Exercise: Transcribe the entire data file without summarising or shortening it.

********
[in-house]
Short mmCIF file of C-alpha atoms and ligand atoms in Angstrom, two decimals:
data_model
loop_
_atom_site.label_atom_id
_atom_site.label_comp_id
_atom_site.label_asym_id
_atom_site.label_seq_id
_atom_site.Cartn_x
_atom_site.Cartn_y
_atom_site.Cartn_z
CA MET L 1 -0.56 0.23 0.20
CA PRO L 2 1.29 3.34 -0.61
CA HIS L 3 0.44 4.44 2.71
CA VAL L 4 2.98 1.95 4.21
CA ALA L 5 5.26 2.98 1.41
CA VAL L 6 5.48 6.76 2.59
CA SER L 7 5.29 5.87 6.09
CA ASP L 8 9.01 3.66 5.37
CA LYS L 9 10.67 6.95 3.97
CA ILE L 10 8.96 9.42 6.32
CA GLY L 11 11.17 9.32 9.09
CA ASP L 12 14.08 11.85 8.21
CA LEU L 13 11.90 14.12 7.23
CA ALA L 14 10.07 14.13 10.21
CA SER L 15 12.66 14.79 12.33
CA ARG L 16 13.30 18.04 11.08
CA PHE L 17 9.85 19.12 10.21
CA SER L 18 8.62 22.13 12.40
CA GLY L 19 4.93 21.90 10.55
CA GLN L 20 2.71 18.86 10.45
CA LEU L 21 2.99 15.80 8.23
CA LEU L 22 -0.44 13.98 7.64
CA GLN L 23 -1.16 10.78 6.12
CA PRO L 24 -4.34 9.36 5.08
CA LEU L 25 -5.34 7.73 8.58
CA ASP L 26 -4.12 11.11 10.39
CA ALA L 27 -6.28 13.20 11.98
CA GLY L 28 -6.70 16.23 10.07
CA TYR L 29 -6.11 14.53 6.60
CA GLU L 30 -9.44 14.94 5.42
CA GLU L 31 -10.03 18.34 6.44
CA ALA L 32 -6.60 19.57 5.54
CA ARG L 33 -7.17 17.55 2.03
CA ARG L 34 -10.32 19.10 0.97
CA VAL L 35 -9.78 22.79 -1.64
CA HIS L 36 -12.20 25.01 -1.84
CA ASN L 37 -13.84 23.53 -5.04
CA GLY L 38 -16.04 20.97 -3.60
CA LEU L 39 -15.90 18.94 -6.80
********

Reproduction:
[in-house]
Short mmCIF file of C-alpha atoms and ligand atoms in Angstrom, two decimals:
data_model
loop_
_atom_site.label_atom_id
_atom_site.label_comp_id
_atom_site.label_asym_id
_atom_site.label_seq_id
_atom_site.Cartn_x
_atom_site.Cartn_y
_atom_site.Cartn_z
CA MET L 1 -0.56 0.23 0.20
CA PRO L 2 1.29 3.34 -0.61
CA HIS L 3 0.44 4.44 2.71
CA VAL L 4 2.98 1.95 4.21
CA ALA L 5 5.26 2.98 1.41
CA VAL L 6 5.48 6.76 2.59
CA SER L 7 5.29 5.87 6.09
CA ASP L 8 9.01 3.66 5.37
CA LYS L 9 10.67 6.95 3.97
CA ILE L 10 8.96 9.42 6.32
CA GLY L 11 11.17 9.32 9.09
CA ASP L 12 14.08 11.85 8.21
CA LEU L 13 11.90 14.12 7.23
CA ALA L 14 10.07 14.13 10.21
CA SER L 15 12.66 14.79 12.33
CA ARG L 16 13.30 18.04 11.08
CA PHE L 17 9.85 19.12 10.21
CA SER L 18 8.62 22.13 12.40
CA GLY L 19 4.93 21.90 10.55
CA GLN L 20 2.71 18.86 10.45
CA LEU L 21 2.99 15.80 8.23
CA LEU L 22 -0.44 13.98 7.64
CA GLN L 23 -1.16 10.78 6.12
CA PRO L 24 -4.34 9.36 5.08
CA LEU L 25 -5.34 7.73 8.58
CA ASP L 26 -4.12 11.11 10.39
CA ALA L 27 -6.28 13.20 11.98
CA GLY L 28 -6.70 16.23 10.07
CA TYR L 29 -6.11 14.53 6.60
CA GLU L 30 -9.44 14.94 5.42
CA GLU L 31 -10.03 18.34 6.44
CA ALA L 32 -6.60 19.57 5.54
CA ARG L 33 -7.17 17.55 2.03
CA ARG L 34 -10.32 19.10 0.97
CA VAL L 35 -9.78 22.79 -1.64
CA HIS L 36 -12.20 25.01 -1.84
CA ASN L 37 -13.84 23.53 -5.04
CA GLY L 38 -16.04 20.97 -3.60
CA LEU L 39 -15.90 18.94 -6.80